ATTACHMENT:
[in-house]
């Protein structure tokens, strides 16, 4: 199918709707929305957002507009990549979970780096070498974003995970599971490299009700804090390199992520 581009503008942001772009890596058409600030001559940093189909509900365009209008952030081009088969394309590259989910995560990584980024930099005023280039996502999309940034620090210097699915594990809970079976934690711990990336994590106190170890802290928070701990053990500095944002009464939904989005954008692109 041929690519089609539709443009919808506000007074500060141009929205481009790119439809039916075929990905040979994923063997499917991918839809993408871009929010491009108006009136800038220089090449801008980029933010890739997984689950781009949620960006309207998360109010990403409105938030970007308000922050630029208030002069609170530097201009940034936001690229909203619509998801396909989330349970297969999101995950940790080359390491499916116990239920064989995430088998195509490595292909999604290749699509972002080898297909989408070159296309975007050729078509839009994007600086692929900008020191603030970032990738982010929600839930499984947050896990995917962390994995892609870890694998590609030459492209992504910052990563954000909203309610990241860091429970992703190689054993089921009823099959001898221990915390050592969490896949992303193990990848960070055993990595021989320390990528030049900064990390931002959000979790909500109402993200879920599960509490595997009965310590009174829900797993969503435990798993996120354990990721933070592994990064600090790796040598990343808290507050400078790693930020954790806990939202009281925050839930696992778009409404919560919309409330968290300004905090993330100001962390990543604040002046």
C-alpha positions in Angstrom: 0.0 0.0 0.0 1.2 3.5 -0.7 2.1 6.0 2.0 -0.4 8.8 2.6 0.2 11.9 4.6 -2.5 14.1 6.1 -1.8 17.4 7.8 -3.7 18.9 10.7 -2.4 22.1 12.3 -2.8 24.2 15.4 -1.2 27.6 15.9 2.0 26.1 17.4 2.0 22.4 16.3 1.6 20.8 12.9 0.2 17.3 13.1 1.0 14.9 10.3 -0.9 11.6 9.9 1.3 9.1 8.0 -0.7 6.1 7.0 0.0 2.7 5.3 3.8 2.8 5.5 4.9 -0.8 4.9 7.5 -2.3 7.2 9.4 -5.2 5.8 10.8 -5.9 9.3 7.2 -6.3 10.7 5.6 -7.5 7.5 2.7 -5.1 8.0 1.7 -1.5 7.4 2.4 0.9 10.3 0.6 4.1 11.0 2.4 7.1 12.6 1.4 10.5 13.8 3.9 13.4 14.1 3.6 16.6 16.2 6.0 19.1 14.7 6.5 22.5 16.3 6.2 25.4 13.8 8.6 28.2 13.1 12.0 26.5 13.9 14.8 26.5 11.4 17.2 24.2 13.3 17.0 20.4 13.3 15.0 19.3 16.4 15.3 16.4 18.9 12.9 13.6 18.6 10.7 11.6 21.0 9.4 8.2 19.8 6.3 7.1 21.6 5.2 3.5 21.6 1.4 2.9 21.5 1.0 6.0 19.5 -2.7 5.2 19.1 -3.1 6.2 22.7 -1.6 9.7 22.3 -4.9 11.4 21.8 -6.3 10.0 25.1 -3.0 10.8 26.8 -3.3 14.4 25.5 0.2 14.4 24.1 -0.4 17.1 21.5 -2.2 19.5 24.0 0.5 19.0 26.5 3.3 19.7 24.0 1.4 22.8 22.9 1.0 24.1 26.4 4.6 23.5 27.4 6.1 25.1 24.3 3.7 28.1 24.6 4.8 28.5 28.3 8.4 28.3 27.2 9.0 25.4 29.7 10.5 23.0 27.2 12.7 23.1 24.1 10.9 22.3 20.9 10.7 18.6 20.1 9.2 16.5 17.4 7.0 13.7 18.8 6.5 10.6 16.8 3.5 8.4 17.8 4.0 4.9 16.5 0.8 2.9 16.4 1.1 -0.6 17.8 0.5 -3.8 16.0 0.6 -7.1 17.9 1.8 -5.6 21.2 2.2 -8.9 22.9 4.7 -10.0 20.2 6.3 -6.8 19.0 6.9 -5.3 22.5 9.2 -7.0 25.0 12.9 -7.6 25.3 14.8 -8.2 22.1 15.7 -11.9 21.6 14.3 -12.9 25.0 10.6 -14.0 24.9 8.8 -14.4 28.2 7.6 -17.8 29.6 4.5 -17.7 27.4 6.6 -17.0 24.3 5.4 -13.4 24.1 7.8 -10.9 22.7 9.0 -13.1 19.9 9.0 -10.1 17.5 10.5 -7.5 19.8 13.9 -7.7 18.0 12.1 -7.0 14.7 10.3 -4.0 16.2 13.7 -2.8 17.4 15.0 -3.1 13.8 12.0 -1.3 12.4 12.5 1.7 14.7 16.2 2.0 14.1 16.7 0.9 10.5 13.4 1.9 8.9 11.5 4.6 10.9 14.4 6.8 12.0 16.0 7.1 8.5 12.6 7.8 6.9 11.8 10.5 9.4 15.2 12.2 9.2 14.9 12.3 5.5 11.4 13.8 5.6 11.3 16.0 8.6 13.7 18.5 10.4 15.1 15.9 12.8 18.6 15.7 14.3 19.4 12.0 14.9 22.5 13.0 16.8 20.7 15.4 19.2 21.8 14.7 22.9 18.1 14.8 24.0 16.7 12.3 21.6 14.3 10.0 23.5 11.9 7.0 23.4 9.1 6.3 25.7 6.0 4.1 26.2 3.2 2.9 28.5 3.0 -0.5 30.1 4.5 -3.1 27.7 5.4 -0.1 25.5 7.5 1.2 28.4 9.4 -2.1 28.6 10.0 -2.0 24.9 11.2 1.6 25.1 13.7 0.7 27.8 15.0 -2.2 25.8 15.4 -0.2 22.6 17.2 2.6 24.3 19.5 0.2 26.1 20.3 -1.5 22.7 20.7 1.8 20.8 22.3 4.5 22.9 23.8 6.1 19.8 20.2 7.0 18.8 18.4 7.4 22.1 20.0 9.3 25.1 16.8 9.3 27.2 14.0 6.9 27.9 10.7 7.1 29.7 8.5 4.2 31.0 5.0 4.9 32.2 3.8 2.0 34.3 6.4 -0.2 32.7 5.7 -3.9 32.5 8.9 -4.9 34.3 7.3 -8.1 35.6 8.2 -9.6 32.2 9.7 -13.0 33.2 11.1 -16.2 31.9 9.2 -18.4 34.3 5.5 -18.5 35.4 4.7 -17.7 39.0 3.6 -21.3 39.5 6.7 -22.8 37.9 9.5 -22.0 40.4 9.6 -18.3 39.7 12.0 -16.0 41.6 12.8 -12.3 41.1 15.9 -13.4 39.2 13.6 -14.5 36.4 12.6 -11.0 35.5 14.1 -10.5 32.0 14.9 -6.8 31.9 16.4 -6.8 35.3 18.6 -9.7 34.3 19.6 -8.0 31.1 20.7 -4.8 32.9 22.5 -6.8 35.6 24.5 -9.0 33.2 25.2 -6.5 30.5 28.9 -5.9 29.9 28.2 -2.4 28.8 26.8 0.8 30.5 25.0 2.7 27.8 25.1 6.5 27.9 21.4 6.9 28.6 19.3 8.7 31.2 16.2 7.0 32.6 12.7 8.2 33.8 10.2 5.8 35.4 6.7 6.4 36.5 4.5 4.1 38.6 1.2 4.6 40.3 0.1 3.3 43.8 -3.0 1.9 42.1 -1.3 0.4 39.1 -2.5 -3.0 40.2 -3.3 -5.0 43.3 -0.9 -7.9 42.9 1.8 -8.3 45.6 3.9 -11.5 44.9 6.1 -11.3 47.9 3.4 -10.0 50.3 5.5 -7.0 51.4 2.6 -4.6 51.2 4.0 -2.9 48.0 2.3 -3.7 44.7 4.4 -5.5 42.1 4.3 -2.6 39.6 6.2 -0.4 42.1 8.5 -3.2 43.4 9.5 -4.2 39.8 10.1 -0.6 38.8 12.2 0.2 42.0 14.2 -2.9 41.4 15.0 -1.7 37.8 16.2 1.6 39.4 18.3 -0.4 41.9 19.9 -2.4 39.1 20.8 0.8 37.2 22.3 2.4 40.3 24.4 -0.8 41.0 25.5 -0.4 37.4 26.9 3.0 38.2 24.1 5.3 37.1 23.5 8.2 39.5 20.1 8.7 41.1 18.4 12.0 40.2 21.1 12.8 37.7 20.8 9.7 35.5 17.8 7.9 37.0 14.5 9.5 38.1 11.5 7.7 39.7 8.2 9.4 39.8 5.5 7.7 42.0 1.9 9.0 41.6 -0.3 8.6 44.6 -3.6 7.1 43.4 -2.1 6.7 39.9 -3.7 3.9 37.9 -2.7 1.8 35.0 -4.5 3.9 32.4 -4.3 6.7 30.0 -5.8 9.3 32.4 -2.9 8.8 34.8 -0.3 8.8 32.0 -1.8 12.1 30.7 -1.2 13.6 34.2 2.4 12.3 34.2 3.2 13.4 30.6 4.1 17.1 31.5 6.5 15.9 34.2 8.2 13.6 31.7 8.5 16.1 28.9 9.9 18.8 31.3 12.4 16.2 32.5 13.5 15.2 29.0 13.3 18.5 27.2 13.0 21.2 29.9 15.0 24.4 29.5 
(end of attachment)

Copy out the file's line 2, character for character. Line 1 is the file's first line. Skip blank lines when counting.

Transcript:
């Protein structure tokens, strides 16, 4: 199918709707929305957002507009990549979970780096070498974003995970599971490299009700804090390199992520 581009503008942001772009890596058409600030001559940093189909509900365009209008952030081009088969394309590259989910995560990584980024930099005023280039996502999309940034620090210097699915594990809970079976934690711990990336994590106190170890802290928070701990053990500095944002009464939904989005954008692109 041929690519089609539709443009919808506000007074500060141009929205481009790119439809039916075929990905040979994923063997499917991918839809993408871009929010491009108006009136800038220089090449801008980029933010890739997984689950781009949620960006309207998360109010990403409105938030970007308000922050630029208030002069609170530097201009940034936001690229909203619509998801396909989330349970297969999101995950940790080359390491499916116990239920064989995430088998195509490595292909999604290749699509972002080898297909989408070159296309975007050729078509839009994007600086692929900008020191603030970032990738982010929600839930499984947050896990995917962390994995892609870890694998590609030459492209992504910052990563954000909203309610990241860091429970992703190689054993089921009823099959001898221990915390050592969490896949992303193990990848960070055993990595021989320390990528030049900064990390931002959000979790909500109402993200879920599960509490595997009965310590009174829900797993969503435990798993996120354990990721933070592994990064600090790796040598990343808290507050400078790693930020954790806990939202009281925050839930696992778009409404919560919309409330968290300004905090993330100001962390990543604040002046």